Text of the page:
Data lineage, examines the life-cycle of your data. Where it came from, how it was prepared and processed, where it ended up and how it was eventually used. This can be especially useful when refining your internal data and analytics processes and for measuring the benefits of individual data and analytics initiatives. Data lineage also play an essential role in risk management, as it eliminates any ambiguity surrounding your data assets, and how they are prepared and calculated.

Master data management ensures consistency and uniformity of your data assets across the organisation. As a data and analytics initiative expands in scope, it is all too easy for discrepancies to occur as different teams process and utilise data. Master data management ensures that there is a single version of truth across the organisation for common sets of data.

Metadata management is still a relatively small practice in many organisations. According to Gartner, only 12% of data management activities are currently dedicated to metadata management. However, Gartner also predicts that by 2022, organisations utilising active metadata to dynamically connect, optimise and automate data integration processes will reduce time to data delivery by 30%.2

Again, these capabilities are more often seen in more mature data organisations. However, every organisation needs to consider their own data requirements if they are to effectively derive value from their data assets.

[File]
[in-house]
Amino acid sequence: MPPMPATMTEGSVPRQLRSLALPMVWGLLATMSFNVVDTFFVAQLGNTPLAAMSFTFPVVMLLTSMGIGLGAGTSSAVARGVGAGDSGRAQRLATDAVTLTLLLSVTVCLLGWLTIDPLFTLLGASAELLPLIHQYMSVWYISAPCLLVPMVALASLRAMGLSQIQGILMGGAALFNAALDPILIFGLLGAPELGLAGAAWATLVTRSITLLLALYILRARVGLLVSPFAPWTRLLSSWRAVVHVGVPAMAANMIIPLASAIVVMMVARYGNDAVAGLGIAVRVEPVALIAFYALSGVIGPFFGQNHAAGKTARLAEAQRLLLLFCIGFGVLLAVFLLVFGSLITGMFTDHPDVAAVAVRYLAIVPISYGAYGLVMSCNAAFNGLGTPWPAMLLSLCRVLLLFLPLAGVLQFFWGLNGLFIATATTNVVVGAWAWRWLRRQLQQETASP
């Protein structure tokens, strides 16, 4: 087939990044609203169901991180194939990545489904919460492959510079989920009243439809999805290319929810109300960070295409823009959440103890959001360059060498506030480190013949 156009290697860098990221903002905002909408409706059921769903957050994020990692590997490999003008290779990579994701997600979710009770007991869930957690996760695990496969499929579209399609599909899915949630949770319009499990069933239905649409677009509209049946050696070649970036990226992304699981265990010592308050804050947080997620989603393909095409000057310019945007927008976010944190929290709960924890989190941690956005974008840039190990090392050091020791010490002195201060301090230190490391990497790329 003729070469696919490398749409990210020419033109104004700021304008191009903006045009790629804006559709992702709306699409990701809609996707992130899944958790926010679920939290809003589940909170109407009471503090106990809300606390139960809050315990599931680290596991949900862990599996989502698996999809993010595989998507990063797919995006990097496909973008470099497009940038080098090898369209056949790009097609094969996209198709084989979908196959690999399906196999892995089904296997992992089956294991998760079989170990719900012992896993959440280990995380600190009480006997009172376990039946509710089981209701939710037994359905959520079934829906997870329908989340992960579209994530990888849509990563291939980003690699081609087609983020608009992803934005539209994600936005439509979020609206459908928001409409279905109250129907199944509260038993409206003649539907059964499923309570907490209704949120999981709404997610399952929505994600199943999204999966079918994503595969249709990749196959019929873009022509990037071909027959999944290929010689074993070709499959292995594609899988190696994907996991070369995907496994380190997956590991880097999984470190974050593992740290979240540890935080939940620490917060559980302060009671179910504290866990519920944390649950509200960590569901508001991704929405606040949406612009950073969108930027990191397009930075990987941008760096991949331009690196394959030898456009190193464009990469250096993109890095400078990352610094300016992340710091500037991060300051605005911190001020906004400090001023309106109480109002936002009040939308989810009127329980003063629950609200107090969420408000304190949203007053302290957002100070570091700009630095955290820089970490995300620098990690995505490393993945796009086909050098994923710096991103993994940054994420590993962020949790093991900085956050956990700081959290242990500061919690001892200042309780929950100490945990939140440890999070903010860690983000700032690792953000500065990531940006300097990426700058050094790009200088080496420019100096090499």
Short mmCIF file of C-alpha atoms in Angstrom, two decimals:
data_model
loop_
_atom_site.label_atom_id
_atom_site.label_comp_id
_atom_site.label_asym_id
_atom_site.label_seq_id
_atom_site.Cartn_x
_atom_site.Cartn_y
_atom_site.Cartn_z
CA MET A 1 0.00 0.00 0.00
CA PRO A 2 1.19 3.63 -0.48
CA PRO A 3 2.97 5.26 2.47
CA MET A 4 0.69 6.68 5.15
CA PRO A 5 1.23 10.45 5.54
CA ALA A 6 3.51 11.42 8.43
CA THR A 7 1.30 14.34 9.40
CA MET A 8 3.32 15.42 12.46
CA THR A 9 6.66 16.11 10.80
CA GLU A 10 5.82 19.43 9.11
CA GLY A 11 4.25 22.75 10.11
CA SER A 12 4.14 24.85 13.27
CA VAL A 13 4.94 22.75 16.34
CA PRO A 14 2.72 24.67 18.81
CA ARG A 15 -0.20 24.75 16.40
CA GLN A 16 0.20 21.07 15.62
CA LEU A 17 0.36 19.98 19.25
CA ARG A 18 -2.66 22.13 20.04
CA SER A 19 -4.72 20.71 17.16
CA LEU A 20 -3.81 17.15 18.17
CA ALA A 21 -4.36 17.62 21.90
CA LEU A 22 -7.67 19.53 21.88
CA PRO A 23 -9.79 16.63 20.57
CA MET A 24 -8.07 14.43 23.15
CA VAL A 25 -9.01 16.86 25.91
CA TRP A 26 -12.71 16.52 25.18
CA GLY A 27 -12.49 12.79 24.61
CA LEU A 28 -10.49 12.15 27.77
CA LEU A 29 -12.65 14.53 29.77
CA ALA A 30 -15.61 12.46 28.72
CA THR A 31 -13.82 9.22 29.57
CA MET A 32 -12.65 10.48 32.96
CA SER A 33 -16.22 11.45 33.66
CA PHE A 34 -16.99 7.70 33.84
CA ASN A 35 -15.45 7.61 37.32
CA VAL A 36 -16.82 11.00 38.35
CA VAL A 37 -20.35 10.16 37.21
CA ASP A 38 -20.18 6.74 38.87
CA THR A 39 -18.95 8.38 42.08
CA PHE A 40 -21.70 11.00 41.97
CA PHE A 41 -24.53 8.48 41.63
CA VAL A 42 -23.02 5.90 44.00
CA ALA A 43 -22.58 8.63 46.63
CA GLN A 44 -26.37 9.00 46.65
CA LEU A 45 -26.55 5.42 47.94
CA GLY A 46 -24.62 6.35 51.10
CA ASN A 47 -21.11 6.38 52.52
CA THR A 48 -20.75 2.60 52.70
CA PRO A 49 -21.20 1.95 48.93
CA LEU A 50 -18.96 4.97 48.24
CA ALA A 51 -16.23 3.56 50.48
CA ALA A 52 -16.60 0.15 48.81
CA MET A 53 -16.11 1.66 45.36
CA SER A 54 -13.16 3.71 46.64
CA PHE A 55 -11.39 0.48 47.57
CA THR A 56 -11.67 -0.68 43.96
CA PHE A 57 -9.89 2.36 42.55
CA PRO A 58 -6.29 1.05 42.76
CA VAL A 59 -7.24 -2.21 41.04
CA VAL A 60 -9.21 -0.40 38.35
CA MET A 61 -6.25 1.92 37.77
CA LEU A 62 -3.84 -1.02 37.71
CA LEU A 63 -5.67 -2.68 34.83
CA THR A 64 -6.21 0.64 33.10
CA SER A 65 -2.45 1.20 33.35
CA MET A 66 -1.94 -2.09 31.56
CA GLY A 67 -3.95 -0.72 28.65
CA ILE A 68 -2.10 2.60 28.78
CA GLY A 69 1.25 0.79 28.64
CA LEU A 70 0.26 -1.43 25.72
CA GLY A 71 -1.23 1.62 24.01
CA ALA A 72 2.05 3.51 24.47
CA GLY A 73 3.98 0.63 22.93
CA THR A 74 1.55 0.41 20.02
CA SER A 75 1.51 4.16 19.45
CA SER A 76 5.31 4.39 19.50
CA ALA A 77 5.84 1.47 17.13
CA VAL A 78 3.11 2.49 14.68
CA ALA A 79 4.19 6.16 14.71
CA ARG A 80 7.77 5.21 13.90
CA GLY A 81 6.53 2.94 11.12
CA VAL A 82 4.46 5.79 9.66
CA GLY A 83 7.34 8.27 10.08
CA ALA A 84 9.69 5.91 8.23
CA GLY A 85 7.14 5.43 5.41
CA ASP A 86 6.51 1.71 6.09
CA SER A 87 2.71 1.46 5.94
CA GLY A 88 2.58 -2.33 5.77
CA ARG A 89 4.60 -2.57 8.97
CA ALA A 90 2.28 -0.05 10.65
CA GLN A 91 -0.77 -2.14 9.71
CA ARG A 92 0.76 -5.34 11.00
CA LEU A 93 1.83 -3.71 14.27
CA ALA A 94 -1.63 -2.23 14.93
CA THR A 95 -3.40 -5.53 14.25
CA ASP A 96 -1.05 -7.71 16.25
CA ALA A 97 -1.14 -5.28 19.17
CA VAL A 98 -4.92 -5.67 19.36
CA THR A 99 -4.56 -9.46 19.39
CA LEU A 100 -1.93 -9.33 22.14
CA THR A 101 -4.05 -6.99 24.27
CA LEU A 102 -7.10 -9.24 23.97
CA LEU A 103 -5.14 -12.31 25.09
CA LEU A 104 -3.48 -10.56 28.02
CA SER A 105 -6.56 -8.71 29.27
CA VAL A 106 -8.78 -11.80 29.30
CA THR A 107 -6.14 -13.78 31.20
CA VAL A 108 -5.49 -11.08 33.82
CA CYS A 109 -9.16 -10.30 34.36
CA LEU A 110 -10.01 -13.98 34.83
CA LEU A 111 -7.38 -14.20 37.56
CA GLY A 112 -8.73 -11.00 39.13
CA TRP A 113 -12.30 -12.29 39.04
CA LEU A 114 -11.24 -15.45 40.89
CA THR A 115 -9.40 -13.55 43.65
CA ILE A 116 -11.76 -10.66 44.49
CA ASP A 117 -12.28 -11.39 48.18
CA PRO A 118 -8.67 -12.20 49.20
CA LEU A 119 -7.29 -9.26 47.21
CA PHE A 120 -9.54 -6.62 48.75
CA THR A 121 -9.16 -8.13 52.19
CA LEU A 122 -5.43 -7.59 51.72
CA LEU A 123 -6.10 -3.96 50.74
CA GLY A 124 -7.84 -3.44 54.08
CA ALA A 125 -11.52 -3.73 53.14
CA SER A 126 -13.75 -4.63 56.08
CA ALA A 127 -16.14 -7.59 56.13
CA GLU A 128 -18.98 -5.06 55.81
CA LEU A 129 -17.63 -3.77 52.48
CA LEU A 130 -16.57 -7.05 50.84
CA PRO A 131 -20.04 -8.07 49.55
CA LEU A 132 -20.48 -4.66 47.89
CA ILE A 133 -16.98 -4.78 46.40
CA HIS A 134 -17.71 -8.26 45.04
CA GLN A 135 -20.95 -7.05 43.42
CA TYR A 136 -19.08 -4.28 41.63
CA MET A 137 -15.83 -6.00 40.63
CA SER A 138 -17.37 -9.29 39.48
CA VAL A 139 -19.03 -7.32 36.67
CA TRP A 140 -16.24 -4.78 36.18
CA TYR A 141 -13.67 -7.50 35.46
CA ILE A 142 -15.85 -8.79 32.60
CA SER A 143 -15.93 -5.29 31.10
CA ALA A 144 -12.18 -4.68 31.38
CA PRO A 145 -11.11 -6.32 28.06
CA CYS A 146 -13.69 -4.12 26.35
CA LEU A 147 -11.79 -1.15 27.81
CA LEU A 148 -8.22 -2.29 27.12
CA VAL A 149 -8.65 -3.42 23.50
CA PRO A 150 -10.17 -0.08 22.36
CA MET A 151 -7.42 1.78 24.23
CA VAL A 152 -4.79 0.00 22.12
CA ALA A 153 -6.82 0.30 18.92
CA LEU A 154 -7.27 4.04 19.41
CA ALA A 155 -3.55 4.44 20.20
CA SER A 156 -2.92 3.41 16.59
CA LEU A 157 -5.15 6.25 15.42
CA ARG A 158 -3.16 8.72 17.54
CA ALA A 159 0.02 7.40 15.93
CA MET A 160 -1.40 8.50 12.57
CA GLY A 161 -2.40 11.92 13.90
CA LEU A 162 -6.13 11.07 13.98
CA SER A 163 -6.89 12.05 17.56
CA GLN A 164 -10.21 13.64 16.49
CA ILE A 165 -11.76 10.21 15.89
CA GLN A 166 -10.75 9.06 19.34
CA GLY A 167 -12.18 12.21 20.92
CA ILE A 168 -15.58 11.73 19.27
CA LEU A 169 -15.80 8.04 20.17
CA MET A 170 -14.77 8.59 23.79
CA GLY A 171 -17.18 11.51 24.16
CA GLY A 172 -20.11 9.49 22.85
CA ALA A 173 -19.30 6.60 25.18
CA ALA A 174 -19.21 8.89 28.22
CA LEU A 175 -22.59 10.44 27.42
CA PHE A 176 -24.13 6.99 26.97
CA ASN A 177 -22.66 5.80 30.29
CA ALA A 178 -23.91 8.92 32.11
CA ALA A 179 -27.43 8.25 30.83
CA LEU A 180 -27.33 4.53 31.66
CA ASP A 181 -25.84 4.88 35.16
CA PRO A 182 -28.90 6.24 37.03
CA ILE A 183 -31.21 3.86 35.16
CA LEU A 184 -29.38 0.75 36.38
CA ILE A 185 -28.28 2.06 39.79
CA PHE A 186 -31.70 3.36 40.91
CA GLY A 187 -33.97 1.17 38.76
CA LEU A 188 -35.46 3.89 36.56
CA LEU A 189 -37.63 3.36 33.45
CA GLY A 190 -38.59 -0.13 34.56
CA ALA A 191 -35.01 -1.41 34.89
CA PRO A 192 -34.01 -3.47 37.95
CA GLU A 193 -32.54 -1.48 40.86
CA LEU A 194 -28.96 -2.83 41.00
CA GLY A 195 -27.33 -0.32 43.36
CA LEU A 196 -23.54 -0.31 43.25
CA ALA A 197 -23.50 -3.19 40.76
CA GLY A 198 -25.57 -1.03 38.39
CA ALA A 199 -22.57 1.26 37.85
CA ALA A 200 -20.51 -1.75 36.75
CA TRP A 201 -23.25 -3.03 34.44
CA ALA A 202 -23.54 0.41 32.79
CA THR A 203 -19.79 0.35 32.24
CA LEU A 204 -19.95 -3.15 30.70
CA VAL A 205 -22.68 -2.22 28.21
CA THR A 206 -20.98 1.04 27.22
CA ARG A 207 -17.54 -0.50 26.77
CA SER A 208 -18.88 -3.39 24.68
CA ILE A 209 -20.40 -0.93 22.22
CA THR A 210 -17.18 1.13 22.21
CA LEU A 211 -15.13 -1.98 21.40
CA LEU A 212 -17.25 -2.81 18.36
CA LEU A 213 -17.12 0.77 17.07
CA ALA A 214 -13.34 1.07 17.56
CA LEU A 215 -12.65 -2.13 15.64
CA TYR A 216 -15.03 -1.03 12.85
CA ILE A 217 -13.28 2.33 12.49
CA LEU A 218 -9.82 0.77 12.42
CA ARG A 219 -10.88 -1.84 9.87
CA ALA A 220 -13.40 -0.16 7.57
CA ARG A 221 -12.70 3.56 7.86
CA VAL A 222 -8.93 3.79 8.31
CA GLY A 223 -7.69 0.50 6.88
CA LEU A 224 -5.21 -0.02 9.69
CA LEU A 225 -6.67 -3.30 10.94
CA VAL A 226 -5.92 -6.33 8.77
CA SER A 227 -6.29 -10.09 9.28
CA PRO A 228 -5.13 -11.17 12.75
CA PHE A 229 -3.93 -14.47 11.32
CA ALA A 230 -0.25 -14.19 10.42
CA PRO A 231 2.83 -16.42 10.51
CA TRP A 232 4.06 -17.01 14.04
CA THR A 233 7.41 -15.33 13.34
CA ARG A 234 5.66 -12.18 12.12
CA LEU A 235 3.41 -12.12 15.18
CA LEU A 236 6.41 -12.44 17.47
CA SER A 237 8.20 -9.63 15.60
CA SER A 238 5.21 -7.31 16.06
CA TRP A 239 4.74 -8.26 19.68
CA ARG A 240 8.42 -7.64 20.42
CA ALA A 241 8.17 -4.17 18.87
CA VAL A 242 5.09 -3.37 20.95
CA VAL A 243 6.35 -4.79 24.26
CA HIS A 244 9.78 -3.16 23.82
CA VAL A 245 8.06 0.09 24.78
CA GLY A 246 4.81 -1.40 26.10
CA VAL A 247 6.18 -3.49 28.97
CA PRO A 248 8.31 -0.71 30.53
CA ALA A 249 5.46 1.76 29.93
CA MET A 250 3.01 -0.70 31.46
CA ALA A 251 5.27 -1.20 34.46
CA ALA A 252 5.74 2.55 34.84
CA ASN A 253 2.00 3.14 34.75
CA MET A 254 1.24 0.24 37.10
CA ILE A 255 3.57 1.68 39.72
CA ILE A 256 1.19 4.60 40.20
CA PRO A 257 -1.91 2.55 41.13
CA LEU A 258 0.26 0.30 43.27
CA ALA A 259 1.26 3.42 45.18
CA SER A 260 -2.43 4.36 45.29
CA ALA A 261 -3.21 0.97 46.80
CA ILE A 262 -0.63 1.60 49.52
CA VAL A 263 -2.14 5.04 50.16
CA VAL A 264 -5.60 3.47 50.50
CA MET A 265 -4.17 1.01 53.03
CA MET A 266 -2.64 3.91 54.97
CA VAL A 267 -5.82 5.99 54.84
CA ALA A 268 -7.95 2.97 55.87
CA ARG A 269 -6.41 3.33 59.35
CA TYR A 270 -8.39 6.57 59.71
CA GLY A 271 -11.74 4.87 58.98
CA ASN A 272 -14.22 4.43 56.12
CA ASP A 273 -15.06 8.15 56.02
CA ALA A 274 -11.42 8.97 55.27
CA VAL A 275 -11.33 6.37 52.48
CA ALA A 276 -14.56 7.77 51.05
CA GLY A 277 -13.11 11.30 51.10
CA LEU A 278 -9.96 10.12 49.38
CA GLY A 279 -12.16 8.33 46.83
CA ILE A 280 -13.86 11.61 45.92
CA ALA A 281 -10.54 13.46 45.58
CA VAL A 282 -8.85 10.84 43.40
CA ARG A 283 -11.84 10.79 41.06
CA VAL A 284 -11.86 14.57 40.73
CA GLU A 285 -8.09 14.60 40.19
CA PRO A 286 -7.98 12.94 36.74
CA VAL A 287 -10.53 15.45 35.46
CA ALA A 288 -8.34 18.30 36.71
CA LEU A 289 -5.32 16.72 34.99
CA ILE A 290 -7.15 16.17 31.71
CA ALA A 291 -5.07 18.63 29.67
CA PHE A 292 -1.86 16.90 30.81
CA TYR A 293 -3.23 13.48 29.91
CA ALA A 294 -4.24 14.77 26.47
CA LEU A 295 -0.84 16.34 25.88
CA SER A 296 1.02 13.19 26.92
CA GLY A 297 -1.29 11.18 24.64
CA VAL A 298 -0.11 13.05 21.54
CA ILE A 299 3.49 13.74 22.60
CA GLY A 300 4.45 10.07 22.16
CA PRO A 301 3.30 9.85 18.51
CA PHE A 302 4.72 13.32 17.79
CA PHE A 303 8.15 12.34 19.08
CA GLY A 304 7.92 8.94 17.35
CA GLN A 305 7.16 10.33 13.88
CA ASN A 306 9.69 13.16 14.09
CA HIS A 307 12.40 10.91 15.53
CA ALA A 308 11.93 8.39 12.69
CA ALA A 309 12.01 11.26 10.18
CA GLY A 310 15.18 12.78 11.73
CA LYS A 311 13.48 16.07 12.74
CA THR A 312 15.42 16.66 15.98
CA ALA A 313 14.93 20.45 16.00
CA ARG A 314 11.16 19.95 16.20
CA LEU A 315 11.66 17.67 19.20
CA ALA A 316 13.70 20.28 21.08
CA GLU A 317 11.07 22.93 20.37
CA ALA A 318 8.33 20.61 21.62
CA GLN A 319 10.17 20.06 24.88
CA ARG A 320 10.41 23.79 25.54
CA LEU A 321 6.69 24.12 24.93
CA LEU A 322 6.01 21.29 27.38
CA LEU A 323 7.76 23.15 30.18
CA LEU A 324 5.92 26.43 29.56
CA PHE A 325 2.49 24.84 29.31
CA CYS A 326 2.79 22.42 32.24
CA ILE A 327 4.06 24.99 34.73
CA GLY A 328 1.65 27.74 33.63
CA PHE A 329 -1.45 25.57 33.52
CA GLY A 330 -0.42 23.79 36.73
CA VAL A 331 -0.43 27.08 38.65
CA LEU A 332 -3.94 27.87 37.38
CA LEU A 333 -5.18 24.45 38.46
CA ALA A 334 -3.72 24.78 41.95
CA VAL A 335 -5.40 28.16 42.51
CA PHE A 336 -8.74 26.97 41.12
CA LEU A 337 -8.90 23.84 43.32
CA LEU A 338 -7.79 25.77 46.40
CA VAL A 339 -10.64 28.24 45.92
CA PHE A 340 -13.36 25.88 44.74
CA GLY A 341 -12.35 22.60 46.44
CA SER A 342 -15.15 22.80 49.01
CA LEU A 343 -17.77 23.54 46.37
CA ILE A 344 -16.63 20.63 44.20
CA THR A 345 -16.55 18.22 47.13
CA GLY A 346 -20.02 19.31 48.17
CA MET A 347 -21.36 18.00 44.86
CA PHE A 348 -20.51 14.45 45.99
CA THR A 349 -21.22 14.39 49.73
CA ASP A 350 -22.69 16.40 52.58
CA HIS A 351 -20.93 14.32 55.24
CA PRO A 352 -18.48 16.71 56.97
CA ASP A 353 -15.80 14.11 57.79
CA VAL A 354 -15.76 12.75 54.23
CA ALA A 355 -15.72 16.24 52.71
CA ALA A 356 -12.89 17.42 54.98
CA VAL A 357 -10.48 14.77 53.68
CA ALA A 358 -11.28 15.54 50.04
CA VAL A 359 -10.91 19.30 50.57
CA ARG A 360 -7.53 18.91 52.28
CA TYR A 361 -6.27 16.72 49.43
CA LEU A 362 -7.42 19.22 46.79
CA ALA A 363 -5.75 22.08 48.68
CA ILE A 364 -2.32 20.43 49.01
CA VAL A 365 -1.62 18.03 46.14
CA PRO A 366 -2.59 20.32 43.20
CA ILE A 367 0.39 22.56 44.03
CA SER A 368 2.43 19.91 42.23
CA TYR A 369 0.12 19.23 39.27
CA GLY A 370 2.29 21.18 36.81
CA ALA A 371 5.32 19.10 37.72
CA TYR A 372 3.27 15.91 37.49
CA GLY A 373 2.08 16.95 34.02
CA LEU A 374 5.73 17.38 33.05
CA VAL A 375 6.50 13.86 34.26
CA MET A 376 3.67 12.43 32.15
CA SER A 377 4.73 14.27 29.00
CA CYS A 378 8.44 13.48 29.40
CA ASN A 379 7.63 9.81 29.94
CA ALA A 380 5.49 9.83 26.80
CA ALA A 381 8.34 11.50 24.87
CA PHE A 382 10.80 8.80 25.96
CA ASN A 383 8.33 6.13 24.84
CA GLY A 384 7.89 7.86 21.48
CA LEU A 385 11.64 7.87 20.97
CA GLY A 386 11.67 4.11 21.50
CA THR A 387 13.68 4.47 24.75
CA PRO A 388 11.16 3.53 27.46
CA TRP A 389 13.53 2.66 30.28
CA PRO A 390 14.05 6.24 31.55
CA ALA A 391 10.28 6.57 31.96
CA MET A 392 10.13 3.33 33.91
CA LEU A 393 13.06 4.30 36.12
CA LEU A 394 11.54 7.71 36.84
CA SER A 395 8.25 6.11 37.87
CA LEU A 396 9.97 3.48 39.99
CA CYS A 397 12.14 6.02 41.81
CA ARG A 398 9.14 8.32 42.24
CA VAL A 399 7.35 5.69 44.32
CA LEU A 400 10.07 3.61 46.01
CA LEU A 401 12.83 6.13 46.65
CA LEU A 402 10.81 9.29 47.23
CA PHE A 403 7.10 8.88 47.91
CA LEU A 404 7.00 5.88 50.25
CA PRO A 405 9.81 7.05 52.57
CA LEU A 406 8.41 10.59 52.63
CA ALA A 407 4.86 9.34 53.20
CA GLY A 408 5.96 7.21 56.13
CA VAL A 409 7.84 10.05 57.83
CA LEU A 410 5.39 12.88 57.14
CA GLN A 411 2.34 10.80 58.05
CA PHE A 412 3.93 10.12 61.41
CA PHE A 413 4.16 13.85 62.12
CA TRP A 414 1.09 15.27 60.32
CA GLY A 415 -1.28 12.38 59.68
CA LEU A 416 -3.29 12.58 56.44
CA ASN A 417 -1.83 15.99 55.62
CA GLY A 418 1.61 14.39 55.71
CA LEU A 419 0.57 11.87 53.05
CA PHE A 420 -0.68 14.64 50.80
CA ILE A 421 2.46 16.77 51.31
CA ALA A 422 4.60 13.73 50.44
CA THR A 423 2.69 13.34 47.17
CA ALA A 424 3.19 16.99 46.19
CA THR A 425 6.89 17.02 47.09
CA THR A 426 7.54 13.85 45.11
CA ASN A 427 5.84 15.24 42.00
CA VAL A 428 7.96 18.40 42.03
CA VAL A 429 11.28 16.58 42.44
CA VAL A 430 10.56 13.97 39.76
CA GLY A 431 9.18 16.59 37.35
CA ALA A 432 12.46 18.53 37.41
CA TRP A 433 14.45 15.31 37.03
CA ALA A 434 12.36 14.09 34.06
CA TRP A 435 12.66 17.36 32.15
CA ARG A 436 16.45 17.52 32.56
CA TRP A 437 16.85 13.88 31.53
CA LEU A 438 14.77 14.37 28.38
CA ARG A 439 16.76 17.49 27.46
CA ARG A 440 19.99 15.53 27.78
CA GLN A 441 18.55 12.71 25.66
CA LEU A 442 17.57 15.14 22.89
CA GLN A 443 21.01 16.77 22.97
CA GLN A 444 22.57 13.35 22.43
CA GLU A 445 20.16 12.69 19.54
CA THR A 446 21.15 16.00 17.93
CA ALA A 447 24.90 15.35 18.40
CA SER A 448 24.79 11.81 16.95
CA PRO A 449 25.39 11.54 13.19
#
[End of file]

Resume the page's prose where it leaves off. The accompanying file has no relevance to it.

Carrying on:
4. End-user tools

End-user tools are software applications that allow teams across an organisation to analyse, interact with, and extract value from data assets.

These tools can be used for business intelligence (BI), for ad hoc analytics, and for reporting. They can also be used to help measure and streamline internal processes by running data science experiments or interrogating databases.

When it comes to end-user tools, it’s not uncommon for businesses to rely on ad hoc, or ‘make-do’ solutions for far longer than is practical. Excel is often used for this purpose in small and medium-size businesses, and of course, with enough know-how, it can be customised to support a range of reporting functionalities. However, in the long-term this can create a critical dependence on individual specialists, which in turn can lead to bottlenecks and change-averse behaviour. As data and analytics initiatives grow in size and complexity, the need for built-for-purpose software tools becomes more apparent.